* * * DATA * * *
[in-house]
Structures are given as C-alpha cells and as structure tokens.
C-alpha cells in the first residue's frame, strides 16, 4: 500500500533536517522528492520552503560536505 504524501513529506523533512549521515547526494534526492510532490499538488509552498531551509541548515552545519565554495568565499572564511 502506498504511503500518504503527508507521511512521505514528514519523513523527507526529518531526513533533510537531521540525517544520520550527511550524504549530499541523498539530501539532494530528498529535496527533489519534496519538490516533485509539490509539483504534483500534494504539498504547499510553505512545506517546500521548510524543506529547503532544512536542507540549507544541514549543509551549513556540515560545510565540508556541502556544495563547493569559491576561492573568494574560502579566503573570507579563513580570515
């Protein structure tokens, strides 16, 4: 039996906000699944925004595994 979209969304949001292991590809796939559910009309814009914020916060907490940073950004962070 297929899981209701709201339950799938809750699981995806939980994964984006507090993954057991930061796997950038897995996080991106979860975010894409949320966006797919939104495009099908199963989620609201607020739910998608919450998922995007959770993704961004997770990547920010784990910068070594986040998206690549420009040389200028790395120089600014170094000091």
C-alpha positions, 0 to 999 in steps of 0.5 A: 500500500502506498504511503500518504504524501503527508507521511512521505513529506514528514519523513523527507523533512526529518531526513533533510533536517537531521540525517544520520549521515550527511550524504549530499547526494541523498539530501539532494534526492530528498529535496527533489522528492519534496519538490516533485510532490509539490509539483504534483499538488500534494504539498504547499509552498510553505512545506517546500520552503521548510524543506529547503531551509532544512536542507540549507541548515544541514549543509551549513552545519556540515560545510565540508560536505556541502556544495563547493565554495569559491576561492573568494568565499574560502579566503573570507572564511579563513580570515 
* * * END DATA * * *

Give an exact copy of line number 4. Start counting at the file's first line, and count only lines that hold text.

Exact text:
């Protein structure tokens, strides 16, 4: 039996906000699944925004595994 979209969304949001292991590809796939559910009309814009914020916060907490940073950004962070 297929899981209701709201339950799938809750699981995806939980994964984006507090993954057991930061796997950038897995996080991106979860975010894409949320966006797919939104495009099908199963989620609201607020739910998608919450998922995007959770993704961004997770990547920010784990910068070594986040998206690549420009040389200028790395120089600014170094000091």